The U.S. Environmental Protection Agency has issued final rule to reduce emissions of Hydrofluorocarbons by 85 percent over a period of 15 years.
The new rule, alongside other inter-agency actions, together represent one of the most consequential actions taken by the federal government to reduce climate pollution in decades.
Hydrofluorocarbons (HFCs) are potent greenhouse gases found in a range of appliances and substances, including refrigerators, air conditioners and foams. These super-polluting gases have an impact on warming the climate that is hundreds to thousands of times greater than the same amount of carbon dioxide emitted. HFCs are exacerbating climate change and extreme weather events – and the corresponding public health threats, physical damage, and economic costs.
These steps are expected to result in reductions of more than 4.5 billion metric tons of carbon dioxide-equivalent by 2050 — equal to nearly three years of U.S. power sector emissions at 2019 levels. It will make the U.S. domestic approach consistent with key provisions contained in the Kigali Amendment to the Montreal Protocol, an international agreement to reduce the consumption and production of HFCs. That amendment, if implemented worldwide, can prevent up to one half a degree Celsius of warming this century.
The Final Rule completes the introduction of the bipartisan American Innovation and Manufacturing (AIM) Act passed last year with widespread support from Democrats and Republicans, industry leaders, and environmental organizations.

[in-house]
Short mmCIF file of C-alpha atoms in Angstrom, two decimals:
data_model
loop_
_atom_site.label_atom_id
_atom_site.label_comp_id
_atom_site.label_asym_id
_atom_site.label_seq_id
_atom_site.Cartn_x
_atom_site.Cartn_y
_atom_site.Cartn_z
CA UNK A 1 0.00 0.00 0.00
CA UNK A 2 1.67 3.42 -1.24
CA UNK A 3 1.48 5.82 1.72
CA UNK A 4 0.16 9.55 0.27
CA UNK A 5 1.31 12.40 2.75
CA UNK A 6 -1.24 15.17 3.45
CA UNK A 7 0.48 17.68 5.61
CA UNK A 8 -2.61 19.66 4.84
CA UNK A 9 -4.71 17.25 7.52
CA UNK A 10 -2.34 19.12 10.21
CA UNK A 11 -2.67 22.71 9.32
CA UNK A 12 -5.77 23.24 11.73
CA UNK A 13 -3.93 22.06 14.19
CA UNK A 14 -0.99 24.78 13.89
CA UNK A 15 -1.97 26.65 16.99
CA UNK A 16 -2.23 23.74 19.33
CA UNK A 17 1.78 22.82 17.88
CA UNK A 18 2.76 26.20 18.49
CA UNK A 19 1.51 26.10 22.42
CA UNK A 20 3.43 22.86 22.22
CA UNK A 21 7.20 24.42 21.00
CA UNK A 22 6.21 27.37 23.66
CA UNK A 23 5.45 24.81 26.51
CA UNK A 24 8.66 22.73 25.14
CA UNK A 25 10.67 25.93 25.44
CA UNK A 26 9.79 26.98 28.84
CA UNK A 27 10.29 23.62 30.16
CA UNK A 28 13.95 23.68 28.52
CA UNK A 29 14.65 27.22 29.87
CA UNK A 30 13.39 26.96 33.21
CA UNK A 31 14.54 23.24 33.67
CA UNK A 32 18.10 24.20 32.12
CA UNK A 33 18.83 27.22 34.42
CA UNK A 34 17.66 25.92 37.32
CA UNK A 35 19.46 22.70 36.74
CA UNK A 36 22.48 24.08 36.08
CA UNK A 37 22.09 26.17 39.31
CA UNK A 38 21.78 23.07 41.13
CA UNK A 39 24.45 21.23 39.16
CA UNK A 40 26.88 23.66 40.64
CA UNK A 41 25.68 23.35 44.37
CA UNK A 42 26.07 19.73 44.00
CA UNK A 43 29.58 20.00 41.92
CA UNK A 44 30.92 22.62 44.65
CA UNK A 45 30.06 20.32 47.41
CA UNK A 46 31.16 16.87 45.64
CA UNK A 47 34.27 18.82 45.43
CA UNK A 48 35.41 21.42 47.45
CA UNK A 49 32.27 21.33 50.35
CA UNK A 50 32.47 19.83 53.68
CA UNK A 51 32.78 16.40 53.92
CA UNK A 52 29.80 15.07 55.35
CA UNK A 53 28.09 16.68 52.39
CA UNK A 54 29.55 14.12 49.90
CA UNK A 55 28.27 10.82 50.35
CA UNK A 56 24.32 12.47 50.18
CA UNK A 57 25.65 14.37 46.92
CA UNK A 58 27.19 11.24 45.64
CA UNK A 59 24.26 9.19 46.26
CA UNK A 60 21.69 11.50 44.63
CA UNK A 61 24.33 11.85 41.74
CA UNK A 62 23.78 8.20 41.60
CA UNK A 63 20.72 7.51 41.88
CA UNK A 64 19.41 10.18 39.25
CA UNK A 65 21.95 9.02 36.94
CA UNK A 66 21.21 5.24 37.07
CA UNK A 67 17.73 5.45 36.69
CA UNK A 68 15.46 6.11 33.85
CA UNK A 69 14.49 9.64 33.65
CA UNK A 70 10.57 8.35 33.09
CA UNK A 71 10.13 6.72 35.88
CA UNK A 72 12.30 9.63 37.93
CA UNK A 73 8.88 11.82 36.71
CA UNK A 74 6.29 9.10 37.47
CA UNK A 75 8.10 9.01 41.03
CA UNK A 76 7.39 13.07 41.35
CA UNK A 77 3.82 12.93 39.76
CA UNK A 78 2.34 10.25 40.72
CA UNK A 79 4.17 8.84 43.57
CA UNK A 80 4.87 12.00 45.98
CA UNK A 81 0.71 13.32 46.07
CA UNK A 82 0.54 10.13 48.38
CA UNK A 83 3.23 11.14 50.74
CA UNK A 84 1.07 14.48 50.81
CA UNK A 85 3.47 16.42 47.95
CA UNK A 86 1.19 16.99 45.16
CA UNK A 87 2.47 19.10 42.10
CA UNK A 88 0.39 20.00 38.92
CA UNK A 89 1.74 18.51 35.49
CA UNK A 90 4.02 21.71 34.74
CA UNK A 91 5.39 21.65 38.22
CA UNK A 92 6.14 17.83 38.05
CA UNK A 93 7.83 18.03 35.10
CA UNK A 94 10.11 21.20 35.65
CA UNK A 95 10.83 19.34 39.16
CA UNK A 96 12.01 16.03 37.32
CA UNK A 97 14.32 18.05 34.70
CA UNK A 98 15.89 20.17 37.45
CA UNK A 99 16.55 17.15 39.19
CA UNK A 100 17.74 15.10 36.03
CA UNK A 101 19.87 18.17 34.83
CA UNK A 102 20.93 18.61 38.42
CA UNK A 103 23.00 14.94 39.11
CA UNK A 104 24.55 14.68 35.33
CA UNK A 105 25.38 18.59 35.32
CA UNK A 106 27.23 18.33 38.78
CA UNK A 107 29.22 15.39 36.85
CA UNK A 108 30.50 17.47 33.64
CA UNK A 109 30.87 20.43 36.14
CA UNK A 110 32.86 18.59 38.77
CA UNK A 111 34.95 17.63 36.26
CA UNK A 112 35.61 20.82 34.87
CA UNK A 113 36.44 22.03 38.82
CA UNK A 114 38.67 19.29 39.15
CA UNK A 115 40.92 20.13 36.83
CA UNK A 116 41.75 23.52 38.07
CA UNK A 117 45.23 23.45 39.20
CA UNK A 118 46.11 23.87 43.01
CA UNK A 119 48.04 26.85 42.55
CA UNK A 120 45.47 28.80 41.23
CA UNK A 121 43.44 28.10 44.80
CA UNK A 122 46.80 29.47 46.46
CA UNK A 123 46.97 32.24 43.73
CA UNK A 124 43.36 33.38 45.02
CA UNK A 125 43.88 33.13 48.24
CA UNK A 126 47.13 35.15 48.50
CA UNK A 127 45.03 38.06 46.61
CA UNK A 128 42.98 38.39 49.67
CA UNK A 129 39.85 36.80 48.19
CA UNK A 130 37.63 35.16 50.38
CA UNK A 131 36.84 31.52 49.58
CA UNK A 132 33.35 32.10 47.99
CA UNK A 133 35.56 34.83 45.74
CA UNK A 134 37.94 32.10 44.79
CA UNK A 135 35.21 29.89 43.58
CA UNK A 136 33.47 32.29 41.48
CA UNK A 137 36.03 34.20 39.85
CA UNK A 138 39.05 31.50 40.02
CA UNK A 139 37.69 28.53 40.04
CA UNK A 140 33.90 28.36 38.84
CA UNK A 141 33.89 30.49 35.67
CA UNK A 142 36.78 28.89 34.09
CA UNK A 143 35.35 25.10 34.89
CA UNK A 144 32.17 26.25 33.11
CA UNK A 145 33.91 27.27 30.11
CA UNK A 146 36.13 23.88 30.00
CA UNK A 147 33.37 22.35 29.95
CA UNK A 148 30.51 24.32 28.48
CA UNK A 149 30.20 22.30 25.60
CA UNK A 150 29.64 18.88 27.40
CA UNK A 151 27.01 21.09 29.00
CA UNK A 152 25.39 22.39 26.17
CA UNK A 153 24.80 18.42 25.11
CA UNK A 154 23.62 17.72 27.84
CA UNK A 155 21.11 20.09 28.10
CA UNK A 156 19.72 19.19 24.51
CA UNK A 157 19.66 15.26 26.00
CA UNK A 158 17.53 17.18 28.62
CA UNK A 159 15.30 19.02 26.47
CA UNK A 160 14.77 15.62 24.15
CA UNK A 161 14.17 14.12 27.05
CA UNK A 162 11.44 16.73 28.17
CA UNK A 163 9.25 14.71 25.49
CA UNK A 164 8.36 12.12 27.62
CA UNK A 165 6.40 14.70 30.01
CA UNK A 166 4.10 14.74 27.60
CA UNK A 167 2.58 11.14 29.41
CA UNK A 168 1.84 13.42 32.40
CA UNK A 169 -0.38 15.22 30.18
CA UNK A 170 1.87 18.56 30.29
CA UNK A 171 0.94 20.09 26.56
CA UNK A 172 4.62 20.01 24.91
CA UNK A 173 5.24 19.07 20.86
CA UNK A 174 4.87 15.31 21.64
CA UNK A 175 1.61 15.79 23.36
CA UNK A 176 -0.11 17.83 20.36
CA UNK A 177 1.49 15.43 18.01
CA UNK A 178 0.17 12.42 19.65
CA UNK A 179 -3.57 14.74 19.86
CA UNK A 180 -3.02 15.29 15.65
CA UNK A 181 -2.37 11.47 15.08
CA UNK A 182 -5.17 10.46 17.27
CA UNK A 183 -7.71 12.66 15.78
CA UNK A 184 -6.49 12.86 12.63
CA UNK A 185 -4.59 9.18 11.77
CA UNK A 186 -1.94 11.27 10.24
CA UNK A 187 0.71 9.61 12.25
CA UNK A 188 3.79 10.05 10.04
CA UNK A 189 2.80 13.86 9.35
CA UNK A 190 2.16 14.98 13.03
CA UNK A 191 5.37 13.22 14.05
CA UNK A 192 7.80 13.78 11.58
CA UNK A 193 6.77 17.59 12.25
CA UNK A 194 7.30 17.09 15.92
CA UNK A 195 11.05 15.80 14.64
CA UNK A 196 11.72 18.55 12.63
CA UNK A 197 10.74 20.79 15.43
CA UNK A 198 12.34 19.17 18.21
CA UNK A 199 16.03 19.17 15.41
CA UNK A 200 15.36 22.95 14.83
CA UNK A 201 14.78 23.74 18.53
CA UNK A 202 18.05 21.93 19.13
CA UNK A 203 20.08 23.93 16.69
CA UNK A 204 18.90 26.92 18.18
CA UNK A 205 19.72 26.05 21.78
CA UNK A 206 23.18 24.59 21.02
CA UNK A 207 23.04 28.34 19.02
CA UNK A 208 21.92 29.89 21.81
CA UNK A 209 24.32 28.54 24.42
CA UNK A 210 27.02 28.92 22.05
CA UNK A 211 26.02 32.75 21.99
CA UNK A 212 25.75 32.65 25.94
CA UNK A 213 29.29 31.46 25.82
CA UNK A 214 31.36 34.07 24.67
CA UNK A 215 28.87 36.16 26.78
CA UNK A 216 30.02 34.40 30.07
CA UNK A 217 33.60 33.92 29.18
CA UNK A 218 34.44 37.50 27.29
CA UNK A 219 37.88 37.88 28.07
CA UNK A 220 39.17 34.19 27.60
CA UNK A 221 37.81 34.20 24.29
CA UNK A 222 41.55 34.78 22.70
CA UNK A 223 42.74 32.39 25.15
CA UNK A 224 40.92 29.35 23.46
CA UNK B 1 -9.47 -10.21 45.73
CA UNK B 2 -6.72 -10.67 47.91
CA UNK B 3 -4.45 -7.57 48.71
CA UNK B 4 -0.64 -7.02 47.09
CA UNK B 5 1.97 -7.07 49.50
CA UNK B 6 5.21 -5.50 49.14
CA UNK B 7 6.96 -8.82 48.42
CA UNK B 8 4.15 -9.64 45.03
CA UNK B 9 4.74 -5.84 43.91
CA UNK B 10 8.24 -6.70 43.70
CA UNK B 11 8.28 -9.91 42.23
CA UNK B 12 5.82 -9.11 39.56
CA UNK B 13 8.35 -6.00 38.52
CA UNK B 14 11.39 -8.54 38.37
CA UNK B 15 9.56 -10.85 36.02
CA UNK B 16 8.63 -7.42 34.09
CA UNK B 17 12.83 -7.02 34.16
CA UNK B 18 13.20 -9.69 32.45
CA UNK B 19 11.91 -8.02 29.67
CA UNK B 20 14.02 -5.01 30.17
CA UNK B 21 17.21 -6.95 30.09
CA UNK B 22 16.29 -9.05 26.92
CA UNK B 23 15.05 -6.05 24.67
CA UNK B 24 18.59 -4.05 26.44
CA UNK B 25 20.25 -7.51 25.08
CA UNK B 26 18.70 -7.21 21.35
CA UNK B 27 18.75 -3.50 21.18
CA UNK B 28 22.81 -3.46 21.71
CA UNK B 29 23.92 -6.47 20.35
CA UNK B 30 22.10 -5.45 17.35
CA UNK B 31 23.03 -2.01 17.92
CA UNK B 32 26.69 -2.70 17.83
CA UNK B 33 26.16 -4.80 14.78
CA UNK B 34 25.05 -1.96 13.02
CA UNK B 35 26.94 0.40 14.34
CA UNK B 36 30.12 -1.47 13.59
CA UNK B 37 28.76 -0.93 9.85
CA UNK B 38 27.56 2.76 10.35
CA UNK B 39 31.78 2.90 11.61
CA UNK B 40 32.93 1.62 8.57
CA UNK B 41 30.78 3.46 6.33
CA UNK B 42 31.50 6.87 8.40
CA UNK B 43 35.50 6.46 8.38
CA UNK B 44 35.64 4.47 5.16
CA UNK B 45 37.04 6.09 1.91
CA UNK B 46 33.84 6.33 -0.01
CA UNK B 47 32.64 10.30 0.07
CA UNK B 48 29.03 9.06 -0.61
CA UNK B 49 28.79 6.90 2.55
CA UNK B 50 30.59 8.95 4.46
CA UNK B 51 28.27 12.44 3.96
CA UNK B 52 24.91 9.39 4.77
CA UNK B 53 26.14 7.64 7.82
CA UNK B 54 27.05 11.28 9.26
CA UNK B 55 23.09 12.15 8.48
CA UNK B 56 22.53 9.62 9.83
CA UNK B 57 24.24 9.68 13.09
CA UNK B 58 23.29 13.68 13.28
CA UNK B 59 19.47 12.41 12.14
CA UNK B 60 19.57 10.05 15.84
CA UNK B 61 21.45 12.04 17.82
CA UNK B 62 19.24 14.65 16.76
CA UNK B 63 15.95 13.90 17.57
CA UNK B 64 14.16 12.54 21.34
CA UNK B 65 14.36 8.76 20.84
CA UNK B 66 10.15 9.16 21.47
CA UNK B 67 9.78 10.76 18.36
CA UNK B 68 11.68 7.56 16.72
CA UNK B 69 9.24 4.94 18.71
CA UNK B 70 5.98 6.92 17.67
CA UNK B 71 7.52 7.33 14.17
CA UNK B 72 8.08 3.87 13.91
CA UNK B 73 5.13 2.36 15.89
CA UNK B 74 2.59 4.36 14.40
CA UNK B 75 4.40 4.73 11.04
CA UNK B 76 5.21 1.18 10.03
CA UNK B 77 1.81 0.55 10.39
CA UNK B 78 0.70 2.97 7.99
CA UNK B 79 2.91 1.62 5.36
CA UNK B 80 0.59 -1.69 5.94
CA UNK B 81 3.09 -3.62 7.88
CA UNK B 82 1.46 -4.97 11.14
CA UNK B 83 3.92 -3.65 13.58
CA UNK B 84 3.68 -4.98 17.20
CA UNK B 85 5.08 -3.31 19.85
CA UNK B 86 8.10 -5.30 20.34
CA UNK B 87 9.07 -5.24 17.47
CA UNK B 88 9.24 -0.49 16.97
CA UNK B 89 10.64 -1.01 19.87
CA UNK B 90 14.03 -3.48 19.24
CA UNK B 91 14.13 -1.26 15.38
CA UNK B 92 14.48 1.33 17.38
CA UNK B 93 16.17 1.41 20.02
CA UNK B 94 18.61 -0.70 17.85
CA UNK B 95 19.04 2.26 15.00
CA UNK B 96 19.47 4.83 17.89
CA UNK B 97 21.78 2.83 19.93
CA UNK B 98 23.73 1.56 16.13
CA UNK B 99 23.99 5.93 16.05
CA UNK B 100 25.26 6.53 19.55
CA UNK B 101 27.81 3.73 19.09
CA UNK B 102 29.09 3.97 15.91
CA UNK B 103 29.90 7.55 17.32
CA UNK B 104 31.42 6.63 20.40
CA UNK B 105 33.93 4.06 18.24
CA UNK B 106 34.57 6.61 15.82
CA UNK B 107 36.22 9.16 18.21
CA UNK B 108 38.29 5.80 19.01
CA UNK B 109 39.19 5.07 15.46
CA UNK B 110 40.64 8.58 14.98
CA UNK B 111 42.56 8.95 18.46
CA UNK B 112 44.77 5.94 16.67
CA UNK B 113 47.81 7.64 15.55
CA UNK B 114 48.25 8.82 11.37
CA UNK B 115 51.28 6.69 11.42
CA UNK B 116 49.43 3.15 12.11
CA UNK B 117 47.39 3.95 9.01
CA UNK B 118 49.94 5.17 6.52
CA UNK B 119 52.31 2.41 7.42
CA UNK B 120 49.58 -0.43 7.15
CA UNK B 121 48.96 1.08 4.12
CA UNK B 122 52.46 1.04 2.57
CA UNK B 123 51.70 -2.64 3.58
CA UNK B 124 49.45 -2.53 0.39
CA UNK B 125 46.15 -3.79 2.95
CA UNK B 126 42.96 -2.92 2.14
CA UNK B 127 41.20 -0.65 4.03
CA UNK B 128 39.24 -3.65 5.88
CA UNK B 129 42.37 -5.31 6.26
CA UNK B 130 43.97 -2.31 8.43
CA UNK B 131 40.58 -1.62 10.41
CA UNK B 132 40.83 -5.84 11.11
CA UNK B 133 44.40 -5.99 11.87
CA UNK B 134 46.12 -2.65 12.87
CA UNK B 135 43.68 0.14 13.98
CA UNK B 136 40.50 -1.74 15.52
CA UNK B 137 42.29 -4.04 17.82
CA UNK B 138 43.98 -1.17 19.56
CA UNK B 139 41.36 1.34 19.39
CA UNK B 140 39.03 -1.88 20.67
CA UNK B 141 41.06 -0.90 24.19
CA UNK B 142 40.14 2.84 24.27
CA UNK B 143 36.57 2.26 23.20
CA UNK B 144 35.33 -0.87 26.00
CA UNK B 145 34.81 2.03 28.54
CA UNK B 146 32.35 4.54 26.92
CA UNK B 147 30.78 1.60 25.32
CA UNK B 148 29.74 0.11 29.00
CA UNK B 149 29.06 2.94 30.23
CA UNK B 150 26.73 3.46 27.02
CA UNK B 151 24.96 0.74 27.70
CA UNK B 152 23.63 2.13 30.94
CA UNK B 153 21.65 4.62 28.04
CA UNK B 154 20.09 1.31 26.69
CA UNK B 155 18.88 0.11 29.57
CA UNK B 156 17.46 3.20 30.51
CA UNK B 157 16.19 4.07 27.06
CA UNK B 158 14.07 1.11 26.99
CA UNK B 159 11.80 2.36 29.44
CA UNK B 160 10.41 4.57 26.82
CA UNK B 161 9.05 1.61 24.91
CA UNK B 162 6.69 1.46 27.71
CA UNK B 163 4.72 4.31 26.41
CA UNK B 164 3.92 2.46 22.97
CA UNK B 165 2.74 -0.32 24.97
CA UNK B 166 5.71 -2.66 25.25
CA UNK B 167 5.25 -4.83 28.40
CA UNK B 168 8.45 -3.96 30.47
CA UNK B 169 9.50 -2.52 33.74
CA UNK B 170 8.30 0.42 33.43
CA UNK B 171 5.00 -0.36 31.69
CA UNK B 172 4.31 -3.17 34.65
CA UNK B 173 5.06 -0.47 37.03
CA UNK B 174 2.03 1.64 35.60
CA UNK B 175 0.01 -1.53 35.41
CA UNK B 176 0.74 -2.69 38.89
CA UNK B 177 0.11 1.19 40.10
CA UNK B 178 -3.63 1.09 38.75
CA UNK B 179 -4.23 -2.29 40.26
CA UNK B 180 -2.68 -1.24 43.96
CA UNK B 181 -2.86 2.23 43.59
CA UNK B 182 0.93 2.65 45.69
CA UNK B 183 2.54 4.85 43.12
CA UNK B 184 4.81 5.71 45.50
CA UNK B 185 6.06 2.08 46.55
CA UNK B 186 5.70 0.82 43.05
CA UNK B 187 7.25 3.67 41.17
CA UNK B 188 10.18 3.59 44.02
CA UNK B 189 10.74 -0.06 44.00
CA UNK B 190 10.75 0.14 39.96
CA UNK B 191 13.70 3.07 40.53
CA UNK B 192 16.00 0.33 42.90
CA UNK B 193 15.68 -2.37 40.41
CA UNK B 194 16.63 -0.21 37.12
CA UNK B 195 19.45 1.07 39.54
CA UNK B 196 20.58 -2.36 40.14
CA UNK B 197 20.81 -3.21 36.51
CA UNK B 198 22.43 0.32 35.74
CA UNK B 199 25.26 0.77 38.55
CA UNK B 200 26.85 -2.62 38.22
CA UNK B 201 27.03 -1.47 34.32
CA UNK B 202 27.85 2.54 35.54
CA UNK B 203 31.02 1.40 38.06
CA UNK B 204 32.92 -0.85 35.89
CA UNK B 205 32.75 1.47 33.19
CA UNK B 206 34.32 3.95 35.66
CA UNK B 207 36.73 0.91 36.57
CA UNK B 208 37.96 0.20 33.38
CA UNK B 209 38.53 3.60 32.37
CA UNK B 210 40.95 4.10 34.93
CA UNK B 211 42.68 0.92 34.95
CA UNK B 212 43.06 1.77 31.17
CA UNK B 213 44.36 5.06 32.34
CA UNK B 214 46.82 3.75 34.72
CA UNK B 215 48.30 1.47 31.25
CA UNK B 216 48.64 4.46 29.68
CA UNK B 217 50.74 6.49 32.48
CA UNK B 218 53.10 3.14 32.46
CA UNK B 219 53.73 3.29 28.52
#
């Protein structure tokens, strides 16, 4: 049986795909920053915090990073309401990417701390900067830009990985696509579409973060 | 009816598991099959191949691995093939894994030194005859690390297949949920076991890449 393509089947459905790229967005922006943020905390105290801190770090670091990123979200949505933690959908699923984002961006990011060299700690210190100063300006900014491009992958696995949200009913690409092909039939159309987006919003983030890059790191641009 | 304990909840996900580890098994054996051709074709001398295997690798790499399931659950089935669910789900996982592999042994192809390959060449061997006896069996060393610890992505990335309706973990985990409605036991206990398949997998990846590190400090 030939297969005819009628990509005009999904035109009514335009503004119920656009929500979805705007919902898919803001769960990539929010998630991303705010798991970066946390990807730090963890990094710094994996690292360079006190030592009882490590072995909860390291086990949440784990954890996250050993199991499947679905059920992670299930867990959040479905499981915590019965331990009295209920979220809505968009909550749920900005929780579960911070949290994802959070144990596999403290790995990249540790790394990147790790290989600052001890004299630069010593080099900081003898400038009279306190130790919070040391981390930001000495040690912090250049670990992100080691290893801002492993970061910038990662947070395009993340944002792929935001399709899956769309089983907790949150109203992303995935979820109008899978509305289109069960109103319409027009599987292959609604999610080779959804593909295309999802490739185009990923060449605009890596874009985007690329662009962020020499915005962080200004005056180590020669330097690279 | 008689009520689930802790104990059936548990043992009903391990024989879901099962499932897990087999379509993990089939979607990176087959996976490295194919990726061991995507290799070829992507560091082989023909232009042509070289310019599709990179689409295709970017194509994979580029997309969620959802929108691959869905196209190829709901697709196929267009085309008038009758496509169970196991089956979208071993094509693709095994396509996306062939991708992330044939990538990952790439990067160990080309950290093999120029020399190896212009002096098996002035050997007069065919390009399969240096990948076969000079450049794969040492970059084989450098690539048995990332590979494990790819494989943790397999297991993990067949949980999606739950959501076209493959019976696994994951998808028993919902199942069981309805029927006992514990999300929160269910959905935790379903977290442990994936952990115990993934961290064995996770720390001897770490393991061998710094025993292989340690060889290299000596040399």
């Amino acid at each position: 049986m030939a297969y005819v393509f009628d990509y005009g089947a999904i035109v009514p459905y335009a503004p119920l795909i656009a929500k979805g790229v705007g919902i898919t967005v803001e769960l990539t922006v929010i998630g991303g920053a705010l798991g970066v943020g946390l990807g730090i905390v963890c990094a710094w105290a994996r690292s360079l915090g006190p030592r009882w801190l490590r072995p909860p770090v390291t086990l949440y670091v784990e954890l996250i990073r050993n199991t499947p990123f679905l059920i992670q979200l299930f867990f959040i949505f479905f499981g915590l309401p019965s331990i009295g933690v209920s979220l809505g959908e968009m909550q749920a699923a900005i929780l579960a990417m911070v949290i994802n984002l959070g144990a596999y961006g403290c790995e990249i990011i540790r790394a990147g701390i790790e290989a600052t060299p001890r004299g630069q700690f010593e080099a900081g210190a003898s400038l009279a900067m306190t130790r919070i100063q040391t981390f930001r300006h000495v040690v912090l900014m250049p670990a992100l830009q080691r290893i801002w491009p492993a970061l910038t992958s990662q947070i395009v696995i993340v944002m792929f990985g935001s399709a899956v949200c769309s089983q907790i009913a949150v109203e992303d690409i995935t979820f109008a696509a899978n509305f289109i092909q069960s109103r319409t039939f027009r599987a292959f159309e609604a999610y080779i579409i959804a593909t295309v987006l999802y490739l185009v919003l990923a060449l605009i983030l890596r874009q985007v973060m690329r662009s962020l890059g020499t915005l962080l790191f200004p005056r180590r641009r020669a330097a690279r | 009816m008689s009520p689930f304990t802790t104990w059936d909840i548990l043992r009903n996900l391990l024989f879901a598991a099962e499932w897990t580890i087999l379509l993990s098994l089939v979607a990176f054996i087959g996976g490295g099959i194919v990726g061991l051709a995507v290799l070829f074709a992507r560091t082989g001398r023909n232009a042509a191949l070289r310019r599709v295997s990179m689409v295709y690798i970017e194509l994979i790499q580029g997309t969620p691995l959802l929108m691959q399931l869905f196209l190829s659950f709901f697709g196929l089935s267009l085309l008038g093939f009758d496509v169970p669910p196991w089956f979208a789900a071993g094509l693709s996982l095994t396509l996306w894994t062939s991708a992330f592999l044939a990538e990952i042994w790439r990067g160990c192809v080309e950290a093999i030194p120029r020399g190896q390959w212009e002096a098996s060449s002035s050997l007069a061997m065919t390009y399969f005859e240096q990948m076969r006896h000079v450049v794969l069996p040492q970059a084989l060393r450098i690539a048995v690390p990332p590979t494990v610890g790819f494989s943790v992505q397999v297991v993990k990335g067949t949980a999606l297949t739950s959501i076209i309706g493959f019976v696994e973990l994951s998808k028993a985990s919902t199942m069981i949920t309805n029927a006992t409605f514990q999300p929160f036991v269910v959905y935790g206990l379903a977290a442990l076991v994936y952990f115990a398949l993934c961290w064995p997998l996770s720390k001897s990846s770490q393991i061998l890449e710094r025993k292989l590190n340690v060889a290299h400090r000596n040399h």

The final rule from EPA will establish a landmark climate protection program that will phase down the production and consumption of HFCs by 85 percent below baseline levels within the next 15 years.
EPA’s rule establishes an allowance allocation and trading program to reduce HFCs, and creates a robust compliance and enforcement system. In addition, EPA is committing to addressing the use of HFCs in products, and is currently reviewing more than a dozen petitions to restrict HFC use in a wide range of applications.
EPA estimates the cumulative benefits of the rule is worth more than $272 billion through 2050.
The Biden Administration is taking coordinated steps across the federal government to catalyze reductions in HFCs, through four main action areas: Preventing illegal trade, production, use, and sale of climate-damaging HFCs; Supporting the development of HFC alternatives; Managing HFC stocks; Advancing research and testing to identify HFC alternatives and technologies.
Preventing Illegal Trade, Production, Use, and Sale of Climate-Damaging HFCs and Deterring and Punishing Violations.
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